Test Drive: sixth generation 4Runner gets high marks

4Runner-Trailhead

While the majority of those who drive or own a work truck spend their weekdays behind the wheel of a pickup, there’s a better than average chance the family vehicle is an SUV of some type.

SUVs fit nicely between a pickup and a car with the look and security appeal lost on minivans.

4Runner-TrailheadThe latest Toyota 4Runner

The biggest segment of choices comes in the mid-size SUVs, and one of the oldest names in that group is the Toyota 4Runner. The first model rolled out in 1984 as little more than a Toyota pickup with a fiberglass top and a second row seat similar in design to the Chevy Blazer and Ford Broncos of the day.

Thirty years and five generations later the 4Runner still uses a rugged pickup-like body-on-frame design—instead of following the unibody trend—and moved from a compact SUV to a mid-size as it grew slightly larger.

It’s also evolved into a state-of-the-art family vehicle that’s loaded with safety features along with off-pavement/off-road capabilities in the 4WD models few other vehicles in the mid-size SUV class offer.

I spent a week putting on more than 400 miles in a mid-trim-level 2015 Trail Edition ($38,645) 4×4 model with the 270hp 4.0L V-6 and 5spd automatic that come in all 4Runners.

What makes the Trail Edition special is it’s only available as a 4×4 models and it’s equipped with a part-time four-wheel-drive system so the driver can engage 4wd, and hi- or low-range, when needed instead of it being full-time AWD as is done in the base SR5 and Limited versions.

Another standard feature of the Trail Edition is an electronic-locking rear differential and Bilstein shocks, both of which add to the 4Runners off- and on-road prowess.

Trail Edition 4Runners also get “Crawl Control” and the ability to select the type of terrain one is driving in so traction control is maximized to those conditions.

Crawl Control is Toyota’s version of an automatic low-speed idle so you can keep your foot off the gas in low-range 4wd and let the truck creep along at a pace you select while you concentrate on steering.

The selectable terrain dial changes the amount and sensitivity of the electronic traction control that uses barking and throttle control to provide the best traction. For example, in mud, loose soil and sand you want more wheel spin than when driving in snow or over rocky terrain.

The one big upgrade on my test vehicle was the addition of Toyota’s Kinetic Dynamic Suspension System ($1,750). Basically it’s a hydraulic system that can effectively disengage the front and rear stabilizer bars in off-road driving situations so the front and rear suspension travel is maximized, thus keeping the wheels on the ground longer for added traction. (KDSS doesn’t engage in normal driving.)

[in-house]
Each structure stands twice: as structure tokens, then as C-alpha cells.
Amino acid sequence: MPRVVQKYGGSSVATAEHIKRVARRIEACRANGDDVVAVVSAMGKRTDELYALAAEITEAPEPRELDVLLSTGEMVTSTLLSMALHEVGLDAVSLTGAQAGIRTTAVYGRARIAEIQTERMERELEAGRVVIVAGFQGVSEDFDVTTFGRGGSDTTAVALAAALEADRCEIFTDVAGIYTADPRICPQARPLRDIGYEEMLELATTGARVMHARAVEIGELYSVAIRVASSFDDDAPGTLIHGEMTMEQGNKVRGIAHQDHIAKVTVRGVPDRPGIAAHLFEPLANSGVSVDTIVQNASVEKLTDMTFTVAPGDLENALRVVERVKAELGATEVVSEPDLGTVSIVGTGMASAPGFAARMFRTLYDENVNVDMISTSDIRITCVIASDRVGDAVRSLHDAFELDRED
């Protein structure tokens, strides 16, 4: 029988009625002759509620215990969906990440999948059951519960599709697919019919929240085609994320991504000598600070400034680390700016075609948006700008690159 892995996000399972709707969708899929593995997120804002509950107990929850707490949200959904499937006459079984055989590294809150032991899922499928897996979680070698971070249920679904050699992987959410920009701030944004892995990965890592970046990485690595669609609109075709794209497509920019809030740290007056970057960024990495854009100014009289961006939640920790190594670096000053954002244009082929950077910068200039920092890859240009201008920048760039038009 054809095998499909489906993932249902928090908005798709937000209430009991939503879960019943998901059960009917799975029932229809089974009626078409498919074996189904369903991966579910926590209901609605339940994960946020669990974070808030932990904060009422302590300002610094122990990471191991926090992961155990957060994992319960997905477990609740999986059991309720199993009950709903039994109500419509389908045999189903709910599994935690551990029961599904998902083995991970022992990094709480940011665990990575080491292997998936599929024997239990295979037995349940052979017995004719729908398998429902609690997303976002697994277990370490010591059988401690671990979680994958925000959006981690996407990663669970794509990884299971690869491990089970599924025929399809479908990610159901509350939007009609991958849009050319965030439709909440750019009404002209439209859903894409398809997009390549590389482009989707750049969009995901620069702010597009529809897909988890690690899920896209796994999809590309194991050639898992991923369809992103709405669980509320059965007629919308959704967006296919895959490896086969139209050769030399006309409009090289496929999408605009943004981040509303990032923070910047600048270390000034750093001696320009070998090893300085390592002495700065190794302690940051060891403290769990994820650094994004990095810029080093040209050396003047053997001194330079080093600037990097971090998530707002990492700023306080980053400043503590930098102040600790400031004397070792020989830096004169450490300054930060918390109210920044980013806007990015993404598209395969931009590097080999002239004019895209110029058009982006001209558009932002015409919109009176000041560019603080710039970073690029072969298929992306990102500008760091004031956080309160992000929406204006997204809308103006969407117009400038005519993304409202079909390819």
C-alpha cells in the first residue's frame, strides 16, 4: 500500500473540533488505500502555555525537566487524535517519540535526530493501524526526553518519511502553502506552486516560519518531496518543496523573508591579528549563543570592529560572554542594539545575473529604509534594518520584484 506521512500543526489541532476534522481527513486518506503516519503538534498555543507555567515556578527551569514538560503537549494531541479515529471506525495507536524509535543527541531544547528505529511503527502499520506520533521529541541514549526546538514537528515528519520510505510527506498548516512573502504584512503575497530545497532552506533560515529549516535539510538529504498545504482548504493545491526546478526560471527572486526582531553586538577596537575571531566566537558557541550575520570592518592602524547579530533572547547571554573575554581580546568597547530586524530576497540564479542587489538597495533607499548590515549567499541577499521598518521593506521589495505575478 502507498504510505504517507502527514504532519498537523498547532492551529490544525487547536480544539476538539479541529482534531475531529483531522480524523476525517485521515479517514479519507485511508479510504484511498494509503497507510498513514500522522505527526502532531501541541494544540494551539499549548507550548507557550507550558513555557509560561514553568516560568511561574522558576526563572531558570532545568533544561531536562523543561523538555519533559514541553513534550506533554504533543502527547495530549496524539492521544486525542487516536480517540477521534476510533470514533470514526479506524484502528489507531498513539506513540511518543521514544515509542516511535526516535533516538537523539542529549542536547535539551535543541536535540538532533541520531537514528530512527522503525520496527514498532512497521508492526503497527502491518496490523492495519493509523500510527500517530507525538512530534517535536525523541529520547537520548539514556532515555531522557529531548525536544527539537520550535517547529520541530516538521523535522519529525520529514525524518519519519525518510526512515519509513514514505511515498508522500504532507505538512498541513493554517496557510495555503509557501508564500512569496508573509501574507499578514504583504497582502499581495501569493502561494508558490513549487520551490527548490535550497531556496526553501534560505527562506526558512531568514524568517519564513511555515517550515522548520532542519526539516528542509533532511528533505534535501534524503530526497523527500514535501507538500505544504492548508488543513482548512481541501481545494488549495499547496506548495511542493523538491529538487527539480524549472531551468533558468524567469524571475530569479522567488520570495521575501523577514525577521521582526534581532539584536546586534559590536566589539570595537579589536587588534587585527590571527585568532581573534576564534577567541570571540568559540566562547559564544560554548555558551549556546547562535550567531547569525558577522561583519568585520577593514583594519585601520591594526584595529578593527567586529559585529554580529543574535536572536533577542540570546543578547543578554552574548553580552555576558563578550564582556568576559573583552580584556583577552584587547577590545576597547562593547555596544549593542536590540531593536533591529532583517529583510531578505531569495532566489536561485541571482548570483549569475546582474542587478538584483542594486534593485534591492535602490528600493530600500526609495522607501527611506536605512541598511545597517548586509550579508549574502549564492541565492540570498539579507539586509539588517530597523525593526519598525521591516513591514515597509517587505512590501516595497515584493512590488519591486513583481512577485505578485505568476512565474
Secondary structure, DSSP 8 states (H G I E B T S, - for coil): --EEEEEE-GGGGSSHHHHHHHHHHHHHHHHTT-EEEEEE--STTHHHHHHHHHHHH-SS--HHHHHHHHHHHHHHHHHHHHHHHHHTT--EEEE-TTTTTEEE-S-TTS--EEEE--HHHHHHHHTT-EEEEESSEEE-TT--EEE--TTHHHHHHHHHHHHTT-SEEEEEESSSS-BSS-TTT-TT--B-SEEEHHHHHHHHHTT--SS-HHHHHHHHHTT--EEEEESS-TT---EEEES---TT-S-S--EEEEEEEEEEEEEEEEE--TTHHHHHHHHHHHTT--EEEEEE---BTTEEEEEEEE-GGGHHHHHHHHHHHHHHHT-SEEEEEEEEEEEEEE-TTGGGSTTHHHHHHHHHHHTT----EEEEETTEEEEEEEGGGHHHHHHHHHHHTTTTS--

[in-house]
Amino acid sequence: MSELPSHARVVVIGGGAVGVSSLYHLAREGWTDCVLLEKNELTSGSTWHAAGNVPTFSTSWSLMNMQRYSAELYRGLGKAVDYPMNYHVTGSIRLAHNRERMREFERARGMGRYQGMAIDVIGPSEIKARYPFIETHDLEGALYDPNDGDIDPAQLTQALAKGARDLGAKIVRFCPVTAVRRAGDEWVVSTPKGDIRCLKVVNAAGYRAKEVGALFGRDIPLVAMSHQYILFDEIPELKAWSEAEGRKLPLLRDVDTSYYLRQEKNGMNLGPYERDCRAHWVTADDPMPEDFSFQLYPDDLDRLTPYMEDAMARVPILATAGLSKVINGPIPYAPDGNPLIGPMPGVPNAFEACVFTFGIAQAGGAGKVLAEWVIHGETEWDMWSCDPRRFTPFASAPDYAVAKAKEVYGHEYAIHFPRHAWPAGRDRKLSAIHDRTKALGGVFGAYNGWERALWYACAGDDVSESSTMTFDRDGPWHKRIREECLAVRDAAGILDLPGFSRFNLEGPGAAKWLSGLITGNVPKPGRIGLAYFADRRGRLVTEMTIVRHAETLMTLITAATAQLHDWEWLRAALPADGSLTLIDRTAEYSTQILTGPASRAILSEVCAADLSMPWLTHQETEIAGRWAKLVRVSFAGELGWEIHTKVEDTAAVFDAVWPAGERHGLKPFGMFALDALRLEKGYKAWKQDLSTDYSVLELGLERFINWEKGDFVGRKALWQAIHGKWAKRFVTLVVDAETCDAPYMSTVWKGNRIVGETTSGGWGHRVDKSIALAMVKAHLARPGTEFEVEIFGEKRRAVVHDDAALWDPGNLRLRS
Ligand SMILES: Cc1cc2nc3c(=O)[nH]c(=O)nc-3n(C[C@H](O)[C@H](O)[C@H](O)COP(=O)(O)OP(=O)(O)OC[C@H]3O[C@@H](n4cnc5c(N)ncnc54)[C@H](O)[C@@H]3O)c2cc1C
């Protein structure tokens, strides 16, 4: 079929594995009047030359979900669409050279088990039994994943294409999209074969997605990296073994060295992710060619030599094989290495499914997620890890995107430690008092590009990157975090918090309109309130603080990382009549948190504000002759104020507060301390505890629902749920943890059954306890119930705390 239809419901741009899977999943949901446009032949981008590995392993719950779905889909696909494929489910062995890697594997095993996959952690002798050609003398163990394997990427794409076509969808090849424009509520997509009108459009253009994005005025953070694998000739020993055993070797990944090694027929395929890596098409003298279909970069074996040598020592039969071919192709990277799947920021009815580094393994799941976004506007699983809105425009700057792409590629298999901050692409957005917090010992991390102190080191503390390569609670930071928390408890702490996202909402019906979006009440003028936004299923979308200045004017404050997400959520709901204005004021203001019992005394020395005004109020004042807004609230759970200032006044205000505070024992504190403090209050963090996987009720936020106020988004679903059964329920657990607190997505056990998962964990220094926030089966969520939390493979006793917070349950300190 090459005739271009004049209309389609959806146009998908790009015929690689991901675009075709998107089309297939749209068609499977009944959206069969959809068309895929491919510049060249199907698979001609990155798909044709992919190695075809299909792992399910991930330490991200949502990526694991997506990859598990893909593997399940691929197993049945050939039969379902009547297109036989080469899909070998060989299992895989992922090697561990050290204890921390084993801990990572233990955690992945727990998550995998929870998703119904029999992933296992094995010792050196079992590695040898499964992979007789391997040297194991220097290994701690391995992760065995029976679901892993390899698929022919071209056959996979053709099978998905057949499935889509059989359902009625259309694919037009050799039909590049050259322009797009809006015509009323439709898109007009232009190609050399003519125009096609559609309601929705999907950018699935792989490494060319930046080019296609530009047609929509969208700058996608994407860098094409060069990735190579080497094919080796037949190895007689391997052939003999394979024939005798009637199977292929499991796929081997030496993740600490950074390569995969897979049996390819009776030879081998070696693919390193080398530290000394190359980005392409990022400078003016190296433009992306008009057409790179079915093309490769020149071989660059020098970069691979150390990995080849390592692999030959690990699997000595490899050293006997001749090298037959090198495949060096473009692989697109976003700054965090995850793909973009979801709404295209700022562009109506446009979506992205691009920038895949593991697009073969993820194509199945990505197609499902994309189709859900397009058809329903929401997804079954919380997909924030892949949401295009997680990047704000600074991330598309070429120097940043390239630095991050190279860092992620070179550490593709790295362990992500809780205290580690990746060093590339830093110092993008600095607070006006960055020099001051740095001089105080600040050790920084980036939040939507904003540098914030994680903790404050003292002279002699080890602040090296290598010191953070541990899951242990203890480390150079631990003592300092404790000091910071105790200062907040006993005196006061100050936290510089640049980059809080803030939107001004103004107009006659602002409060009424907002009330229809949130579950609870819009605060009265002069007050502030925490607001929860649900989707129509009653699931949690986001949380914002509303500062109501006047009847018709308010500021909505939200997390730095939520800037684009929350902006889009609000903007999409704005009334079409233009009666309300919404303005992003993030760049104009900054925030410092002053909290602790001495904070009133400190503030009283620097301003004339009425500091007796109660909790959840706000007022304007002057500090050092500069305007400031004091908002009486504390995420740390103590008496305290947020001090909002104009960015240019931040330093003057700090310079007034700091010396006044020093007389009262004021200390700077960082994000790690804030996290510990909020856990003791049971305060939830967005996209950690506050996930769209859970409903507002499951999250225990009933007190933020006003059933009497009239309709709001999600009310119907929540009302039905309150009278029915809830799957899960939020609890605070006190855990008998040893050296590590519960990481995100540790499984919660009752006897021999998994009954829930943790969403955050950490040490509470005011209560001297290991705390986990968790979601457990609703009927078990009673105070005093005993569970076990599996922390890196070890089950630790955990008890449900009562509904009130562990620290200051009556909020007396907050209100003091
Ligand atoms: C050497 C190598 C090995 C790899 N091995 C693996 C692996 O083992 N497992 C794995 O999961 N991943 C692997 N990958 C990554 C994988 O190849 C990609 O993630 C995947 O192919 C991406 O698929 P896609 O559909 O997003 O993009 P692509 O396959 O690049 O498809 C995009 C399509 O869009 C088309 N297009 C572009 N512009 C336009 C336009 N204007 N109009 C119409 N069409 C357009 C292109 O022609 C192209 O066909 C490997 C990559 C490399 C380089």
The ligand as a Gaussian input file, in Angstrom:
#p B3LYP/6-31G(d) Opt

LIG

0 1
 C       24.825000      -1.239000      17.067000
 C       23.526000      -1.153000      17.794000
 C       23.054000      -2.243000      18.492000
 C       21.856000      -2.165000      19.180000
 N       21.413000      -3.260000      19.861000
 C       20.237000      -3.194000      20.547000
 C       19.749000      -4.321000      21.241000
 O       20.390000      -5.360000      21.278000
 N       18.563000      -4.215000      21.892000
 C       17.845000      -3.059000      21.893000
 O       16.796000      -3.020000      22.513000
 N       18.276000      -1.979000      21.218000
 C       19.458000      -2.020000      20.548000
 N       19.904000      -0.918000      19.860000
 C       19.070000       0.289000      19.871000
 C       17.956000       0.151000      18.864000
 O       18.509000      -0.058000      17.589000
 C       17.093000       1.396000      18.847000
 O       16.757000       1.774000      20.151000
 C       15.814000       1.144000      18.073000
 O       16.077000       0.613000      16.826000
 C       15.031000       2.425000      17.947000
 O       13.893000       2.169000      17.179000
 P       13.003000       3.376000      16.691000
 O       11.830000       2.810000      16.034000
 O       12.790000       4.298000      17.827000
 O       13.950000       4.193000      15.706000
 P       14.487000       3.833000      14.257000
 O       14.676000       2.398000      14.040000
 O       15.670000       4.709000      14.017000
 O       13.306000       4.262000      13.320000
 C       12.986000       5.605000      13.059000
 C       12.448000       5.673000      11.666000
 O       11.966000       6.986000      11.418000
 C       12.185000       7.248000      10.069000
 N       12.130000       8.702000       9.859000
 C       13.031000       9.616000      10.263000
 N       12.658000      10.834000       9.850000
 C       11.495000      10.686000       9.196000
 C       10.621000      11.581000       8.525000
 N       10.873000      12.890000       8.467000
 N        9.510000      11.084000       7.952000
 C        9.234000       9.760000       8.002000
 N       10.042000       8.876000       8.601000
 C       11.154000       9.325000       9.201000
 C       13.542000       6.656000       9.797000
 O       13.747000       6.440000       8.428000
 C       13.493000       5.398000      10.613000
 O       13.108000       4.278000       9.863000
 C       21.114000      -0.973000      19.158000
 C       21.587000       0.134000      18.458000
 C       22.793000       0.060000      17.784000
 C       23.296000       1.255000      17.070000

4Runner-Tracker_BS209014Runner

If you take driving off-pavement and exploring the backroads seriously, KDSS is worth the added cost. If you aren’t, it’s not.

Although I never took this vehicle into the wilds where KDSS or Crawl Control were needed, I have used them in previous driving opportunities where Toyota showed how capable the vehicle is in extreme situations.

Believe me when I say the 4Runner is a remarkable 4×4 that has the capability to get through trails and over terrain that would stop other pickups and SUVs in their tracks before they even got started.

On a more practical driving experience, the short-wheelbase Trail Runner’s everyday ride quality is on the firmer side and the steering is somewhat heavy. It handles twisting country roads with ease, with very little body lean.

The V-6 and five-speed automatic, which can me shifted to the manual-shift mode, are adjusted to stay out of the higher rpms until you really get deep into the throttle. Then the trans downshifts and the engine rpms rapidly climb, letting the 270 horses go to work.

A week of driving in a mixed bag of conditions from city to interstate to back country roads netted 20mpg. The worst I saw during those was 16.8mpg in the city and the best was 21.5mpg on the highway.

I also towed a 2,200-pound Tracker Pro Team 175 aluminum bassboat combo to see how the 4Runner responded with an average weekend recreational load.

No issues in that department; the 4Runner is very stable, with good power delivery and acceleration when needed. But it does like having the trans kicked out of overdrive for the best throttle response. Fuel economy while towing the Tracker stayed in the 15mpg range at highway speeds.

(The 4Runner has a maximum towing capacity of  4,700 pounds.)

Interior comfort is average for a mid-size SUV, it has all the creature features and creature comforts you’d expect from leather interior and heated seats to the electronic connectivity we expect these days.

Cargo space is good, and the rear seats drop flat to make a level load floor when needed.

4runner interiorInside the new 4Runner

One neat feature with the back seats is the head rests flip down and the backs of the seat bases have recesses so the headrest clear without need to remove them. That’s a time saver and convenience item more manufacturers should take notice how it’s done.

I also like the optional ($350) slide-out floor tray that has a load capacity of 400 pounds. It’s a nice back-saver when loading/unloading heavy cargo.

I don’t like – or recommend – the optional $345 running boards: they aren’t needed and actually hinder getting in/out of the truck.

Speaking of getting in and out, a nice driving trait is how easily the 4Runner maneuvers in tight places; the steering is fast and the short wheelbase makes it a breeze to park and weave through crowded malls and shopping center parking lots.

So if you are in the market for a rugged, strong, family-friendly, go-anywhere, mid-size 4×4 SUV, Toyota’s sixth generation 4Runner would be a good place to start looking.